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Chopin Op.55 No. 1, m.89~97, the nine measures before the final two measures, left hand chord is A3-C3-F2, how to best do it with small hands unable to cover 10 keys? Should I just hold the C3-F2 and leave A3 out, or do all three as broken chord?

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2 Answers 2

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Playing F2-C3 is a viable option. You could also try C3-F3-A3. With that one looses the deep sound of the F2 but retains the complete chord. I think the choice between them is purely aesthetic; one isn't "better" than the other outside of the preferred sound of the performer.

For a fuller answer on handling too-large intervals, see What is the best way to play a chord larger than your hand?

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I wish you included the immediately preceding measure for the context! Here are the preceding measures from a French first edition score (1844) published by Maurice Schlesinger (see IMSLP, pdf here):

Top half of last page of Chopin's Nocturne Op. 55 No. 1

You see how the left hand is tasked with 2 voices and how the A note comes later (two beats after) to complete the F major chord. I heard that Chopin had small hands, so he probably arranged for that A note to be part of the RH passage to do double duty with the sustained note.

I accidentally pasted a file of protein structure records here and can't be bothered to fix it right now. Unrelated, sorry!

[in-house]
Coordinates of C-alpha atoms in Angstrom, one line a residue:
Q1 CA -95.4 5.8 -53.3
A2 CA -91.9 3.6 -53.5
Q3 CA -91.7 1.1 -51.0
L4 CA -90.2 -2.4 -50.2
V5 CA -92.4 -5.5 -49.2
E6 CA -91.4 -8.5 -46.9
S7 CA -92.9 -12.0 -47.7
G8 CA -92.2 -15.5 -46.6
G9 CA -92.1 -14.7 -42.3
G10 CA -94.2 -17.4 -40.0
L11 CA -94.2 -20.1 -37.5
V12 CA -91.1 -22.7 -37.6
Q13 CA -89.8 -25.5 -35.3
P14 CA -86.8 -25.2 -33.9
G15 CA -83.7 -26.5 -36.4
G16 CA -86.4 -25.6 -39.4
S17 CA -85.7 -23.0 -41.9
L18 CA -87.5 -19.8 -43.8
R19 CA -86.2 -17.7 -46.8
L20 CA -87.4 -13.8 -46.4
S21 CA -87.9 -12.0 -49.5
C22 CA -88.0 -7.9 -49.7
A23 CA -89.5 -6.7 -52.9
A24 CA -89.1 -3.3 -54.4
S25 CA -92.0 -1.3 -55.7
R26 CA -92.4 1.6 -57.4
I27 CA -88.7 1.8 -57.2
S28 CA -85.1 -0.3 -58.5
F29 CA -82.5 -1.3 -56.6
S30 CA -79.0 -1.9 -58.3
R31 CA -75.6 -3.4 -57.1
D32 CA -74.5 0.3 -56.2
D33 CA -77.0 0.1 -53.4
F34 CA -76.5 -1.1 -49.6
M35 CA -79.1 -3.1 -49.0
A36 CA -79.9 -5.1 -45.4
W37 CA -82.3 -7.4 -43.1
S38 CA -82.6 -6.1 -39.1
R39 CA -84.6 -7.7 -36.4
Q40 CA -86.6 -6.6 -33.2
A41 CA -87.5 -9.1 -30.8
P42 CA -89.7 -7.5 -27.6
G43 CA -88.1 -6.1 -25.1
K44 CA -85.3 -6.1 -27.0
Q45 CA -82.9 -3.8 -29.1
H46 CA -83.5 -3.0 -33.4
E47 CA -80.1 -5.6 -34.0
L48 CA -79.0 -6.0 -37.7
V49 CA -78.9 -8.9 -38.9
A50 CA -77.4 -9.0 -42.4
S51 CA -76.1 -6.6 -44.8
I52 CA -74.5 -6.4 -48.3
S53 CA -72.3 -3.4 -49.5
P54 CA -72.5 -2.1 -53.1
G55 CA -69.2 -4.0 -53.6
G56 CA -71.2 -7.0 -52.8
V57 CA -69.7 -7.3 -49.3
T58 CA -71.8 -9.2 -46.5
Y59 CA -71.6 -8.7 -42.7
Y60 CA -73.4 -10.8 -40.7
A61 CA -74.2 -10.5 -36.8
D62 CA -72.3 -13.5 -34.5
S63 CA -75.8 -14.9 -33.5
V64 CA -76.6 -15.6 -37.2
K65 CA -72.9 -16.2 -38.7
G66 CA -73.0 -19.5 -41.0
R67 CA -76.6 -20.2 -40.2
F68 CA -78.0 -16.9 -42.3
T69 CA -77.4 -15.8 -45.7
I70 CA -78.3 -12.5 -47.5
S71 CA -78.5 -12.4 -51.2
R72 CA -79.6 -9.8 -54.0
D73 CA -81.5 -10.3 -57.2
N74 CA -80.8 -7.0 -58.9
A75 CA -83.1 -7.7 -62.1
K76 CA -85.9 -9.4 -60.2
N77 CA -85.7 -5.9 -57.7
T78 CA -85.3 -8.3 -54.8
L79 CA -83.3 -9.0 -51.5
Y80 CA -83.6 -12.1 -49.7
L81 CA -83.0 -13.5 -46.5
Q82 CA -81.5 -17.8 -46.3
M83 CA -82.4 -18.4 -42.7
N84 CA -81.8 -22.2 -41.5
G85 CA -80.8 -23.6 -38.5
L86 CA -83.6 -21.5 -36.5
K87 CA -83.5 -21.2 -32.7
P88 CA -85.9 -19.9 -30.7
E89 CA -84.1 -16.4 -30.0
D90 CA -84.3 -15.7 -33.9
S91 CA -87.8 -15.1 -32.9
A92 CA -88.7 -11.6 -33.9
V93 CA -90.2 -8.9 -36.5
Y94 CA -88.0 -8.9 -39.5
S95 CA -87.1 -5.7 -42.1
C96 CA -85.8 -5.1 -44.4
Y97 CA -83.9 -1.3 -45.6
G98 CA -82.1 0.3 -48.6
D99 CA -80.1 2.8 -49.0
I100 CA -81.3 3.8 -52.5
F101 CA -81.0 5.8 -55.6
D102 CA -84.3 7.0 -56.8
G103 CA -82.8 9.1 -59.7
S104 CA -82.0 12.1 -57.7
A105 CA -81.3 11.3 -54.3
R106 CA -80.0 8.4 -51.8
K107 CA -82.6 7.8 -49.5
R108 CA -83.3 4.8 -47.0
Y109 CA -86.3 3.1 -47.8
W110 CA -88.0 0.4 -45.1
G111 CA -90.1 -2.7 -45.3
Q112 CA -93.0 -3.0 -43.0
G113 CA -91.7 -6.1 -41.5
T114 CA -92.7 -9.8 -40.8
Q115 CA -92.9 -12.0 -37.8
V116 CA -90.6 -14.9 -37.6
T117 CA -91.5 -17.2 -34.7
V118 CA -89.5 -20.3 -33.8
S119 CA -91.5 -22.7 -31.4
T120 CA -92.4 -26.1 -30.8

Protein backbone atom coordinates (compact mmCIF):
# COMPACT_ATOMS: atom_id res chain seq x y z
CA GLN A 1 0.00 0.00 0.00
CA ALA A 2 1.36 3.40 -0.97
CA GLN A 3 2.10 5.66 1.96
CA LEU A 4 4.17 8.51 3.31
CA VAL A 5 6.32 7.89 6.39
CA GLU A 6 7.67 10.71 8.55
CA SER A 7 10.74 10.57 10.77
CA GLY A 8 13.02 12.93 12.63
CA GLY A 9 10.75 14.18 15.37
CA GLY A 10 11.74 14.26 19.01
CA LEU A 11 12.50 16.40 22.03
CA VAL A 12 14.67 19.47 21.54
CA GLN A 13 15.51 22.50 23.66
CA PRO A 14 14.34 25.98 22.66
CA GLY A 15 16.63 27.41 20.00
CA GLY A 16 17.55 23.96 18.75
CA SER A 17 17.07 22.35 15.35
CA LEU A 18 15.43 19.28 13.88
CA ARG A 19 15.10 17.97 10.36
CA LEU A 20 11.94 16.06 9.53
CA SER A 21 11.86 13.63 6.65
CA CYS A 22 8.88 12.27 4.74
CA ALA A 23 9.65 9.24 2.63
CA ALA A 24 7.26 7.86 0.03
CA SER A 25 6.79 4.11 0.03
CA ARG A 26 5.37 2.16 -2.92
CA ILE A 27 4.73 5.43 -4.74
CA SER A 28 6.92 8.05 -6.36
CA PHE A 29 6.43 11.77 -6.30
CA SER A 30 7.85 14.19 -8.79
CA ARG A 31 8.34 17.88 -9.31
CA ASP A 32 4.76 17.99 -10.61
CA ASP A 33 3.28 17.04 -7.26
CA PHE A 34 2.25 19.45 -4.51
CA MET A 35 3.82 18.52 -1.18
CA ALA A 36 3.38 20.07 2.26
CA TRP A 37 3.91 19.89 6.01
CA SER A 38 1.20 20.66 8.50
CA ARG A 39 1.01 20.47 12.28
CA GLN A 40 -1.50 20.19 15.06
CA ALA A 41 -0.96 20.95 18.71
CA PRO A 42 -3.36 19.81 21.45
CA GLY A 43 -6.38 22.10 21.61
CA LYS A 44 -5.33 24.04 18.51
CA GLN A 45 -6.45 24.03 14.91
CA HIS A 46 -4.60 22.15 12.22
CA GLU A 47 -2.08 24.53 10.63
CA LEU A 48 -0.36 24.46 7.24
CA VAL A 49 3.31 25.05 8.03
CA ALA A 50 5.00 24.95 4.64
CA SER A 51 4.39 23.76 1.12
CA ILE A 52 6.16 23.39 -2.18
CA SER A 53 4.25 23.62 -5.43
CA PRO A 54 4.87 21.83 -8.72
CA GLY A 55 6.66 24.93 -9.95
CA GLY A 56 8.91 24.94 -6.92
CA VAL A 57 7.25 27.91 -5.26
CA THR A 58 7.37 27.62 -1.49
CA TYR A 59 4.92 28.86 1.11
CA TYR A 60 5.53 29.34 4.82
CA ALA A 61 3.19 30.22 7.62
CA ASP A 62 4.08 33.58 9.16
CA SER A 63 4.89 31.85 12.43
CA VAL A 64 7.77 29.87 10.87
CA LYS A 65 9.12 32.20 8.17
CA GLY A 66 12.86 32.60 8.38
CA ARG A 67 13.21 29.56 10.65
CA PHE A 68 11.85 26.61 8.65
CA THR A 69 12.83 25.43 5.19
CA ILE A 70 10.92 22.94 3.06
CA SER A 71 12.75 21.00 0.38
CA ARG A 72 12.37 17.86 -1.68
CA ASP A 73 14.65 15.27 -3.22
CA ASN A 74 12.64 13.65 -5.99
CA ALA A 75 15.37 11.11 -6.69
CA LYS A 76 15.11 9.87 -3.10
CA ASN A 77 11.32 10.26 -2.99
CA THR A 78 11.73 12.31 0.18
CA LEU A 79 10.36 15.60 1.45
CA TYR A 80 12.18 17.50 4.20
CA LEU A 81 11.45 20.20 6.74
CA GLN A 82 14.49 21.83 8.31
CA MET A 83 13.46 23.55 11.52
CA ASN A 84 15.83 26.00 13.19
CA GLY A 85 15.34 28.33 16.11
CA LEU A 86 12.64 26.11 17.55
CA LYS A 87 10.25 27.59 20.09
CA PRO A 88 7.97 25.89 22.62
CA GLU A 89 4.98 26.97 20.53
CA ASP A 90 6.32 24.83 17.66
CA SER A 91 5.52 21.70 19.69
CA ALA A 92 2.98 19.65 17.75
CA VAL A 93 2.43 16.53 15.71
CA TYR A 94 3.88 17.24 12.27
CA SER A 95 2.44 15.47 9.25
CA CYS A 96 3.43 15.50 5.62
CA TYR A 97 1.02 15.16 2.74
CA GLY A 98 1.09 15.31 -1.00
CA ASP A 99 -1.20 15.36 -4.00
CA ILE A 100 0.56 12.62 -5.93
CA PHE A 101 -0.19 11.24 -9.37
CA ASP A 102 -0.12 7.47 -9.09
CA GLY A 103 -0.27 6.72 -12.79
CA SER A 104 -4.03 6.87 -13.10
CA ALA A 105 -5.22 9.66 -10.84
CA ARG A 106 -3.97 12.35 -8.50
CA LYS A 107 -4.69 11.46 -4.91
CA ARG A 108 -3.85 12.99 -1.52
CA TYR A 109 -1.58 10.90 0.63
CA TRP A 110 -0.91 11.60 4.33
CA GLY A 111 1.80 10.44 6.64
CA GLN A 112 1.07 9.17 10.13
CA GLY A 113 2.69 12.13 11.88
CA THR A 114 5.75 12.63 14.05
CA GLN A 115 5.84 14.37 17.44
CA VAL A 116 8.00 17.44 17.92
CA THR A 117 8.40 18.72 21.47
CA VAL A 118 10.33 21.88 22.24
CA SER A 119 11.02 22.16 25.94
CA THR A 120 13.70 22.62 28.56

• If you have a grand piano with the Sostenuto middle pedal in addition to the right Damper pedal, you can press the A piano key with your right hand, and immediately use the Sostenuto pedal to keep the F, C, and A notes ringing, freeing you to use the Damper pedal to connect the right hand arpeggios. The note A will then remains ringing although your left hand only holds the F and C keys.

  • Or if you don't have the Sostenuto pedal, you can "cheat" by doing this right after pressing the F and C piano keys on beat 1:

    1. shift your 5th finger to the extreme corner of the F piano key near the vertical edge while making sure to keep it depressed,
    2. if you play the C with your 2nd finger, transfer it to the 3rd finger, holding the C key depressed as normal (from the top), and
    3. start stretching your 1st finger (thumb) toward the vertical edge of the A piano key.

    Then immediately after your right hand finger presses the A key, keep it down with your left thumb at the corner near the vertical edge of the key. Thus throughout those 8 measures, you can keep all 3 keys pressed, although aesthetically it may not look good. As an organist I have gotten used to sometimes needing to do unconventional things like holding a chord or playing notes across 2 manuals at the same time with one hand.

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  • Context is important! +1
    – phoog
    Commented Jul 7 at 16:31

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